LWW is part of Wolters Kluwer Health, a leading global provider of information, business intelligence and point-of-care solutions for the healthcare industry. Wolters Kluwer Health is part of Wolters Kluwer, a market-leading global information services company with 2012 annual revenues of €3.6 billion ($4.6 billion).
Connie Hughes | EurekAlert!
Win-win strategies for climate and food security
02.10.2017 | International Institute for Applied Systems Analysis (IIASA)
The personality factor: How to foster the sharing of research data
06.09.2017 | ZBW – Leibniz-Informationszentrum Wirtschaft
University of Maryland researchers contribute to historic detection of gravitational waves and light created by event
On August 17, 2017, at 12:41:04 UTC, scientists made the first direct observation of a merger between two neutron stars--the dense, collapsed cores that remain...
Seven new papers describe the first-ever detection of light from a gravitational wave source. The event, caused by two neutron stars colliding and merging together, was dubbed GW170817 because it sent ripples through space-time that reached Earth on 2017 August 17. Around the world, hundreds of excited astronomers mobilized quickly and were able to observe the event using numerous telescopes, providing a wealth of new data.
Previous detections of gravitational waves have all involved the merger of two black holes, a feat that won the 2017 Nobel Prize in Physics earlier this month....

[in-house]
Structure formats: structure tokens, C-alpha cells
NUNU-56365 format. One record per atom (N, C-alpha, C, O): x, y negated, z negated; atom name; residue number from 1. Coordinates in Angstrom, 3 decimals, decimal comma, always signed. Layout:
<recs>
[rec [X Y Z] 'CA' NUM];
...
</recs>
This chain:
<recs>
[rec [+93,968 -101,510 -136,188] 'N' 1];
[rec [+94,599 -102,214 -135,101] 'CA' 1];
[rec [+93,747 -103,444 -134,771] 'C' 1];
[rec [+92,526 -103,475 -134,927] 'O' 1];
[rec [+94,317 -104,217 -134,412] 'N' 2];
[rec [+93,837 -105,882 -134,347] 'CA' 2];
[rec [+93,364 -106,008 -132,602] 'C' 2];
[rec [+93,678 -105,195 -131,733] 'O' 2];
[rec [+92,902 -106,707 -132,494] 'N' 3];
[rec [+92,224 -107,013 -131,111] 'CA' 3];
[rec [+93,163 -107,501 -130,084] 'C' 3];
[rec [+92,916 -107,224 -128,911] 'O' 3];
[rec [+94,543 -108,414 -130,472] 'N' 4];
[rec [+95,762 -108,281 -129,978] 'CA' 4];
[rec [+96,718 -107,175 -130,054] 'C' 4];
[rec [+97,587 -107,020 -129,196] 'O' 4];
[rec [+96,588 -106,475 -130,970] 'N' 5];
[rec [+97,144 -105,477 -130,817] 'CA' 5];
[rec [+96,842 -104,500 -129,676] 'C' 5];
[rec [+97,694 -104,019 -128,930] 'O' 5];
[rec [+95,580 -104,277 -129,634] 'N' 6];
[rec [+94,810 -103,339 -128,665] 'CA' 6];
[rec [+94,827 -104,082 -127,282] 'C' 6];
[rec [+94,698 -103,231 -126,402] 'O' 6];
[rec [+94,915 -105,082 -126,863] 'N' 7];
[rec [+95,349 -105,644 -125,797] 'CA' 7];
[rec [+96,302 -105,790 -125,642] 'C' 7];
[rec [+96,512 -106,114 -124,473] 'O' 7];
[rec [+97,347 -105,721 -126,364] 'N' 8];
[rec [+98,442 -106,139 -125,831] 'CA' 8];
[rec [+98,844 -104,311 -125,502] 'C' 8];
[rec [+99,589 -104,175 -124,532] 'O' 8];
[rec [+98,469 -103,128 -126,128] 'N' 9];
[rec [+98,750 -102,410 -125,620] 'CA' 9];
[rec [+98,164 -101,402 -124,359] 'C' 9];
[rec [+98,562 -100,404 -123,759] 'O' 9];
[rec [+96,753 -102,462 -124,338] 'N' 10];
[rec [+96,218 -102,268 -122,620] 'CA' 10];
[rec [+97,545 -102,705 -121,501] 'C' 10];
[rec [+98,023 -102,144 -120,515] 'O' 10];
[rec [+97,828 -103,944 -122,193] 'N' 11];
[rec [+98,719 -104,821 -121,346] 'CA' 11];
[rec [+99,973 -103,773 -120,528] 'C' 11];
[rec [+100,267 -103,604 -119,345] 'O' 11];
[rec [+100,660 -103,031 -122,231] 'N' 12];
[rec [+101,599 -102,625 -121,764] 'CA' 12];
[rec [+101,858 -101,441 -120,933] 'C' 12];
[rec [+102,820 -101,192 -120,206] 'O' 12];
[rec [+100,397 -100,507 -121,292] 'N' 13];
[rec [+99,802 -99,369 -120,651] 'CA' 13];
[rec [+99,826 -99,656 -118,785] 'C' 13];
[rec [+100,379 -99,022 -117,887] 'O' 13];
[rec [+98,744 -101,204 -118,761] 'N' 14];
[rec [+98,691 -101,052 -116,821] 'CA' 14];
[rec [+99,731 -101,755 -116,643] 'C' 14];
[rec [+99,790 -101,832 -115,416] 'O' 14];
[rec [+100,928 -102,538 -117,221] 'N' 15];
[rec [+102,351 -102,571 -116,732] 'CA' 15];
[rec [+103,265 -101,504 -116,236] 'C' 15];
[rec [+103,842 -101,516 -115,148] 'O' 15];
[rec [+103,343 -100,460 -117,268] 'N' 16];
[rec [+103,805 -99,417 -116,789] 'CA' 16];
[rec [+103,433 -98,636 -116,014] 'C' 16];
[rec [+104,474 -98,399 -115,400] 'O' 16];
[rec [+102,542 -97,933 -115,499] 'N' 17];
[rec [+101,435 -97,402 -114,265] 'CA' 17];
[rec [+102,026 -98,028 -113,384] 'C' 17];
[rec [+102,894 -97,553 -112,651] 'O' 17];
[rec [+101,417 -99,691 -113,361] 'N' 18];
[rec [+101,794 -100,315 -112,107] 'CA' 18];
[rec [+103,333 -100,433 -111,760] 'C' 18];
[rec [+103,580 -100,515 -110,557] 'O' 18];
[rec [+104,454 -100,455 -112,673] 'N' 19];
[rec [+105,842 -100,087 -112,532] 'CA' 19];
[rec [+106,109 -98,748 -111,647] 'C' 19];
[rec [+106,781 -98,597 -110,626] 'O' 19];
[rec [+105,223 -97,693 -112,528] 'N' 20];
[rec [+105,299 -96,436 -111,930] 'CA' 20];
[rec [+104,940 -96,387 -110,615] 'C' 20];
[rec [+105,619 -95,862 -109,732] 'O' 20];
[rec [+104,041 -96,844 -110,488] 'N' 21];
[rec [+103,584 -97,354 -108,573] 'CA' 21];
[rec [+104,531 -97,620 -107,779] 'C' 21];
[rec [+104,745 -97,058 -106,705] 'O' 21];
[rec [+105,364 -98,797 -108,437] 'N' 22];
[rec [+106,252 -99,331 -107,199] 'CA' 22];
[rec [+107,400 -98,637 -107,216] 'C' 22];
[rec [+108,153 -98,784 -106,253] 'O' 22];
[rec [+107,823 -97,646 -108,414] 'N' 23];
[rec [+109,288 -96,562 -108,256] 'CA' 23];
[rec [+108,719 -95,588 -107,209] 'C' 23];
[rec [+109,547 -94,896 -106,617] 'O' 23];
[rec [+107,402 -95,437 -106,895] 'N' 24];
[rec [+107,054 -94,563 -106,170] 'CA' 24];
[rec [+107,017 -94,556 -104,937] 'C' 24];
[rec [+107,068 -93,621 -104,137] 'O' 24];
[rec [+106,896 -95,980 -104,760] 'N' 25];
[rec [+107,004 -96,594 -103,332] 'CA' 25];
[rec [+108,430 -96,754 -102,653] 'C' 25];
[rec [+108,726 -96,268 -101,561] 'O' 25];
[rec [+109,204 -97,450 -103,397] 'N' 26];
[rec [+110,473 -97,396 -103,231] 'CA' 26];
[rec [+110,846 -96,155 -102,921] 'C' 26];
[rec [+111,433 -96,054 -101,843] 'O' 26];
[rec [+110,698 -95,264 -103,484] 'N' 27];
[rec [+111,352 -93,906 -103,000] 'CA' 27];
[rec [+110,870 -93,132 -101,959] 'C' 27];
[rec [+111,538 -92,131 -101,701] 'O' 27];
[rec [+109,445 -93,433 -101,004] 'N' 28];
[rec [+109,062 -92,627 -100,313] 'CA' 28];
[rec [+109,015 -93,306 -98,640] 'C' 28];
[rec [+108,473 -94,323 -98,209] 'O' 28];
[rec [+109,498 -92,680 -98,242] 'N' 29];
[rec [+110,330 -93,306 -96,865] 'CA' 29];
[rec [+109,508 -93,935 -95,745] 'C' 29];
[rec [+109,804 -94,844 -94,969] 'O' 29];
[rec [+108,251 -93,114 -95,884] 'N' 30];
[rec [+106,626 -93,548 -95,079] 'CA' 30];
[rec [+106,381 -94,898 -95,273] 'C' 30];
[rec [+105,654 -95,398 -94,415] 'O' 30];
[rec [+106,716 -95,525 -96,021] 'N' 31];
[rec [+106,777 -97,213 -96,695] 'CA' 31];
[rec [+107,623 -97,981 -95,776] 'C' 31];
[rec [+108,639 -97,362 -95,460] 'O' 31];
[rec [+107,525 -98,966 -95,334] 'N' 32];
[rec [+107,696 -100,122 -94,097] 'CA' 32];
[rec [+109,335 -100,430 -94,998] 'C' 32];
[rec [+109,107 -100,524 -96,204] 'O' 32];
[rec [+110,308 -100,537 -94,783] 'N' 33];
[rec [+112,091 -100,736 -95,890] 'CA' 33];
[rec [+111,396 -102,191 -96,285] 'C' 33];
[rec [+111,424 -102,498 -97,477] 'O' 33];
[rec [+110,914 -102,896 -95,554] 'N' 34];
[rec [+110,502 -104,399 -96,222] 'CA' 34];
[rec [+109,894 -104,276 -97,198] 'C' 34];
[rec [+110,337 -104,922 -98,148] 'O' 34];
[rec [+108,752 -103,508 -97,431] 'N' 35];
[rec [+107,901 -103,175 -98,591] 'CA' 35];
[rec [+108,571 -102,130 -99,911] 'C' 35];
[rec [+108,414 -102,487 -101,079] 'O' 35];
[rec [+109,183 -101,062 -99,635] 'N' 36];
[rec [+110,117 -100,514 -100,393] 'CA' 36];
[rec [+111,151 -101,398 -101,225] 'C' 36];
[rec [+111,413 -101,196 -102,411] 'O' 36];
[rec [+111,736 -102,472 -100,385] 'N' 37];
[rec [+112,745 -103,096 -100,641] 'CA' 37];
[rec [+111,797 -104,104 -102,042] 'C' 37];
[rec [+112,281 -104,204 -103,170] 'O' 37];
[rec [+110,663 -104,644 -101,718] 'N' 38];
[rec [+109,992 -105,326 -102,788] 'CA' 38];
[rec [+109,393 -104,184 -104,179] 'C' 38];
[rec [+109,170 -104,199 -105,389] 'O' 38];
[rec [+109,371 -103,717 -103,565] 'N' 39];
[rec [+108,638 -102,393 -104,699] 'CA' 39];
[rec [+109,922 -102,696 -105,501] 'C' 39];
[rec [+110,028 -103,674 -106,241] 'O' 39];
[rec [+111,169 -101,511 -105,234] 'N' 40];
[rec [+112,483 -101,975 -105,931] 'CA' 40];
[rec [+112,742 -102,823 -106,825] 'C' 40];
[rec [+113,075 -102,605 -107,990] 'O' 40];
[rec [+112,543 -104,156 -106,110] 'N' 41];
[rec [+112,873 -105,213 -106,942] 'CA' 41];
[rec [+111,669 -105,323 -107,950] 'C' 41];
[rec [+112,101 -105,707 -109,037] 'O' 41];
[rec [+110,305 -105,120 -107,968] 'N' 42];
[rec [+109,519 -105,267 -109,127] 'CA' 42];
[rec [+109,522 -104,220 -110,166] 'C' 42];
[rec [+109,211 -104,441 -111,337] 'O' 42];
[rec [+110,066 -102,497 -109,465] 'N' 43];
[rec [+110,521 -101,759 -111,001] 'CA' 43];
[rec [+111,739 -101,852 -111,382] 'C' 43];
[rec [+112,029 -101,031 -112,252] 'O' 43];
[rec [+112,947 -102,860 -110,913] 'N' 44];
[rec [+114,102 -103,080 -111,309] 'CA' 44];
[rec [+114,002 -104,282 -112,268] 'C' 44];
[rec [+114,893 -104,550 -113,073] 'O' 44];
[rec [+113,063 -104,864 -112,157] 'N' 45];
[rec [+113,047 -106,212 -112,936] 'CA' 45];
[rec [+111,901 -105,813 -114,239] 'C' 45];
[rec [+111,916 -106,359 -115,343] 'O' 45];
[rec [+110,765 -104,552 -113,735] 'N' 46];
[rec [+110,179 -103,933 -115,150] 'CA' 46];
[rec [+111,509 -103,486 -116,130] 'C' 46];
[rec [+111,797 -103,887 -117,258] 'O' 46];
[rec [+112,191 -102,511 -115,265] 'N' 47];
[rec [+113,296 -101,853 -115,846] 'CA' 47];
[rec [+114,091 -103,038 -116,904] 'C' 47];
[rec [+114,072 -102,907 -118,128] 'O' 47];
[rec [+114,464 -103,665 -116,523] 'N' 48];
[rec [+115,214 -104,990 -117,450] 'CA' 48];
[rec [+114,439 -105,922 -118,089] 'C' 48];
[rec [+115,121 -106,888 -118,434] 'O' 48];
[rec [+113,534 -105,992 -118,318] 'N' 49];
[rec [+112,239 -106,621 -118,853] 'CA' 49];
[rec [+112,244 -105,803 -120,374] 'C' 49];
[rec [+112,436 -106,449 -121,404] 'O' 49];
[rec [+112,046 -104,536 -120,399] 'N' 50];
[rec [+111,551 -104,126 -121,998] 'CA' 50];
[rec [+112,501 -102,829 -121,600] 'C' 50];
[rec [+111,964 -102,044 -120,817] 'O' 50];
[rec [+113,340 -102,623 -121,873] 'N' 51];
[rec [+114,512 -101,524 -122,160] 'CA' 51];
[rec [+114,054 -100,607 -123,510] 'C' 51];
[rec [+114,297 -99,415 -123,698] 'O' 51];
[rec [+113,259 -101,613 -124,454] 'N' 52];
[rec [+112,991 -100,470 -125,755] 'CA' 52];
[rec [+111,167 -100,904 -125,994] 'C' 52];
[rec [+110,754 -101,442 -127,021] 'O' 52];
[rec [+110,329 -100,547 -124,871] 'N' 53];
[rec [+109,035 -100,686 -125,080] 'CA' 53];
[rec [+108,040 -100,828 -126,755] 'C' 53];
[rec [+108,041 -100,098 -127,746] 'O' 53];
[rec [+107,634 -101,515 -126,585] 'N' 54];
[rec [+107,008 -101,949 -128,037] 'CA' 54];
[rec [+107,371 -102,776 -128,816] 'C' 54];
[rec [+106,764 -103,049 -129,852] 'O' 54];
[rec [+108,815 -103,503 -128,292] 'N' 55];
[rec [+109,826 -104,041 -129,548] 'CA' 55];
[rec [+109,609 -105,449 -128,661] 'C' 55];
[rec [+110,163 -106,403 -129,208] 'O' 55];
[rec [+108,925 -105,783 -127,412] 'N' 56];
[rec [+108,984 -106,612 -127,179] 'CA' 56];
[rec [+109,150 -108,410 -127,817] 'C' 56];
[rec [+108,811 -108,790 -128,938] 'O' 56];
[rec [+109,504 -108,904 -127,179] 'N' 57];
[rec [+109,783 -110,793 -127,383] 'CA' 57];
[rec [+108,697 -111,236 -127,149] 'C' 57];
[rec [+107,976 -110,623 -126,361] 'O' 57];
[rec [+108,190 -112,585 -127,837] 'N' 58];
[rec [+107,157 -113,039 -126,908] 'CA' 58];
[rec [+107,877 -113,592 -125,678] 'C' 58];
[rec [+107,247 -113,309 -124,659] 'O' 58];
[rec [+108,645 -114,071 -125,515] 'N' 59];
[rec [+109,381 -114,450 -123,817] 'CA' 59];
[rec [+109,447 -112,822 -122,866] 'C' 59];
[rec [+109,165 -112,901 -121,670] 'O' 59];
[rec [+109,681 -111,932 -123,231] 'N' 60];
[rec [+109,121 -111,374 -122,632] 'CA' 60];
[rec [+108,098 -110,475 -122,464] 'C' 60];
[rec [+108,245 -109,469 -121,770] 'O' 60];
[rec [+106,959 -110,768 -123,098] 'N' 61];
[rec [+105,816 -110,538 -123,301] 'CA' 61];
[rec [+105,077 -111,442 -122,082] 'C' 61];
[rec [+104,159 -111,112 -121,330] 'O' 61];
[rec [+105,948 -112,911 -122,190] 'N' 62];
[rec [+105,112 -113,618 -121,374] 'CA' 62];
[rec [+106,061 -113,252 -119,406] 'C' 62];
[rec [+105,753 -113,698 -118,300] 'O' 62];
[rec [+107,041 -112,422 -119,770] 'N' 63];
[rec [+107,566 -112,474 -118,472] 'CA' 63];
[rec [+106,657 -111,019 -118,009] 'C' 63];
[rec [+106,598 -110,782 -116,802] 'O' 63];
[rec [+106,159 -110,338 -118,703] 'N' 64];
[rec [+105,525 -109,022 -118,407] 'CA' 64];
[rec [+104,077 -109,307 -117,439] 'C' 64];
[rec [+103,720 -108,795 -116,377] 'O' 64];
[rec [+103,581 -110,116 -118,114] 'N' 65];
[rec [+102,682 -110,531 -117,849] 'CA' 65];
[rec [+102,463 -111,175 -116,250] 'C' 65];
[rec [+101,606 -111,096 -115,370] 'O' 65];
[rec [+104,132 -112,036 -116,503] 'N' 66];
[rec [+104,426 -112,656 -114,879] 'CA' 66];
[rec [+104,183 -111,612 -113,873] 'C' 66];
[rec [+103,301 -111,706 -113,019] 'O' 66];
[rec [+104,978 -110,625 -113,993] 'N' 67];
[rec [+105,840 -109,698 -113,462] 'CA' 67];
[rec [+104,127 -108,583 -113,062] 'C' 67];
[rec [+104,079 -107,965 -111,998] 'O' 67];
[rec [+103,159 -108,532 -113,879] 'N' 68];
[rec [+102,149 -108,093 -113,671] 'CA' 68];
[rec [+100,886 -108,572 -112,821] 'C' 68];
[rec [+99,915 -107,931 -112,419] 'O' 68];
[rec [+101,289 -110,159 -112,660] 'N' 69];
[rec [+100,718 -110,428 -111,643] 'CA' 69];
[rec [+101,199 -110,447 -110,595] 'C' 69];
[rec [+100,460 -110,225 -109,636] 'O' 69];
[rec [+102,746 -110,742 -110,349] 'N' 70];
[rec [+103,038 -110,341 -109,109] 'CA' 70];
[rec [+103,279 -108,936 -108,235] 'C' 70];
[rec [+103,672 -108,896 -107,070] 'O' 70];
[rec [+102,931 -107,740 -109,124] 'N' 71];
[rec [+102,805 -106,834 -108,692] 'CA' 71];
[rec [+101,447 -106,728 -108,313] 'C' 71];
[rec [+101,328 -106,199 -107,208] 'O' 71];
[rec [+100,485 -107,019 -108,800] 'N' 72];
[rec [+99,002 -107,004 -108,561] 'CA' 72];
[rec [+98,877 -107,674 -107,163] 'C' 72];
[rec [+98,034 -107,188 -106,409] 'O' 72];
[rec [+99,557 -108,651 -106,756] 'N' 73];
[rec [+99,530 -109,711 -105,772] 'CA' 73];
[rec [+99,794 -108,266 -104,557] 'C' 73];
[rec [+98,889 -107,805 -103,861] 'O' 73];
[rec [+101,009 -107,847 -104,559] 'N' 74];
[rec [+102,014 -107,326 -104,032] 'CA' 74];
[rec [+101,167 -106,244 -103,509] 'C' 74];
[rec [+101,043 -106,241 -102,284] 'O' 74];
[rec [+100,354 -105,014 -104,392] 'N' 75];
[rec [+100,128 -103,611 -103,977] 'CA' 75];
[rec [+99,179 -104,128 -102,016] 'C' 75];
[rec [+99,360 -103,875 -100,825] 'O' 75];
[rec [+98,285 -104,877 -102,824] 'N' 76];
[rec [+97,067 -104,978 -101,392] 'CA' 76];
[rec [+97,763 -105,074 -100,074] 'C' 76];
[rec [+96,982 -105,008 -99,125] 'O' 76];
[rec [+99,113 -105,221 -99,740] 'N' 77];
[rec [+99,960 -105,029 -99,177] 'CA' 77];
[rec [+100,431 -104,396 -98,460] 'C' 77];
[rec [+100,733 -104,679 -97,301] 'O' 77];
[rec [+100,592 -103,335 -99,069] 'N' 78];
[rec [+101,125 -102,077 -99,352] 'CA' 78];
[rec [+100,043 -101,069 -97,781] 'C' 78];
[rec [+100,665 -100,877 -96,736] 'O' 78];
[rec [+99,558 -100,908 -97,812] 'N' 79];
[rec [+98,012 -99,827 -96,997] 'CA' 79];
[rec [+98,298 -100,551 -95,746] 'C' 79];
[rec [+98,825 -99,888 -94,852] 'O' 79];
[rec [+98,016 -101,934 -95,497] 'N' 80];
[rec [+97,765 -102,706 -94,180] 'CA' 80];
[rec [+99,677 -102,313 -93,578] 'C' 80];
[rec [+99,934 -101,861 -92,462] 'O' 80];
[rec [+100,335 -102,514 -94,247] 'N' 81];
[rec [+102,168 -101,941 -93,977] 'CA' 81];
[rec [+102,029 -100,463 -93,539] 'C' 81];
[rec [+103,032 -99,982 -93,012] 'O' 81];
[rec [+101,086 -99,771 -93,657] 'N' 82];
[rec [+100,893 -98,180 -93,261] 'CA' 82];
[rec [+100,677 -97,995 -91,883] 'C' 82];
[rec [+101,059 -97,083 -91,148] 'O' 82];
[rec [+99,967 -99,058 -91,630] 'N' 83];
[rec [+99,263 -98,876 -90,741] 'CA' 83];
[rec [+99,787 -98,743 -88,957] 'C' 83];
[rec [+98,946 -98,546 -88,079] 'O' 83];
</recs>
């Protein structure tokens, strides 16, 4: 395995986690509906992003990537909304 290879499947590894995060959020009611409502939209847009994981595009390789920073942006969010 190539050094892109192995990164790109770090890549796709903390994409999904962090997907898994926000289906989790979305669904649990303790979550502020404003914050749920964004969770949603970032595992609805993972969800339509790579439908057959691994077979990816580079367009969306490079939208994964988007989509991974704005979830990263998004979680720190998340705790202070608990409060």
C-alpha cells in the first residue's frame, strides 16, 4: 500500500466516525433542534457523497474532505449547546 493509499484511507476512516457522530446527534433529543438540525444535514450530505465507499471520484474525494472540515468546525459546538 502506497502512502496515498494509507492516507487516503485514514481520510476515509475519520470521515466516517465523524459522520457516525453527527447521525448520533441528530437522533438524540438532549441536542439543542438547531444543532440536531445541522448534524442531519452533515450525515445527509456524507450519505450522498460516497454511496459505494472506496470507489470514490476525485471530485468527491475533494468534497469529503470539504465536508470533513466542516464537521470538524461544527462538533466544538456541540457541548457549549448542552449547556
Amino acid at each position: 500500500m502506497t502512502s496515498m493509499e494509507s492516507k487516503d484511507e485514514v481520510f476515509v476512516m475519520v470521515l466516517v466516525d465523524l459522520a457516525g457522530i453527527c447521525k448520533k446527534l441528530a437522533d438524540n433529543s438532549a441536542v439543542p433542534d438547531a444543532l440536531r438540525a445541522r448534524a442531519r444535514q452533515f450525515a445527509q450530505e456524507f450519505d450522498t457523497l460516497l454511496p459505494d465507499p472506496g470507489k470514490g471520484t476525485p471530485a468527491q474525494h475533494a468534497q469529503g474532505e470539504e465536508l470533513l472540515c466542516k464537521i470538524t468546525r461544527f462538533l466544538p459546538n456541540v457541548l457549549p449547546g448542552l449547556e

Material defects in end products can quickly result in failures in many areas of industry, and have a massive impact on the safe use of their products. This is why, in the field of quality assurance, intelligent, nondestructive sensor systems play a key role. They allow testing components and parts in a rapid and cost-efficient manner without destroying the actual product or changing its surface. Experts from the Fraunhofer IZFP in Saarbrücken will be presenting two exhibits at the Blechexpo in Stuttgart from 7–10 November 2017 that allow fast, reliable, and automated characterization of materials and detection of defects (Hall 5, Booth 5306).
When quality testing uses time-consuming destructive test methods, it can result in enormous costs due to damaging or destroying the products. And given that...
Using a new cooling technique MPQ scientists succeed at observing collisions in a dense beam of cold and slow dipolar molecules.
How do chemical reactions proceed at extremely low temperatures? The answer requires the investigation of molecular samples that are cold, dense, and slow at...
Scientists from the Max Planck Institute of Quantum Optics, using high precision laser spectroscopy of atomic hydrogen, confirm the surprisingly small value of the proton radius determined from muonic hydrogen.
It was one of the breakthroughs of the year 2010: Laser spectroscopy of muonic hydrogen resulted in a value for the proton charge radius that was significantly...
17.10.2017 | Event News
10.10.2017 | Event News
10.10.2017 | Event News
20.10.2017 | Information Technology
20.10.2017 | Materials Sciences
20.10.2017 | Interdisciplinary Research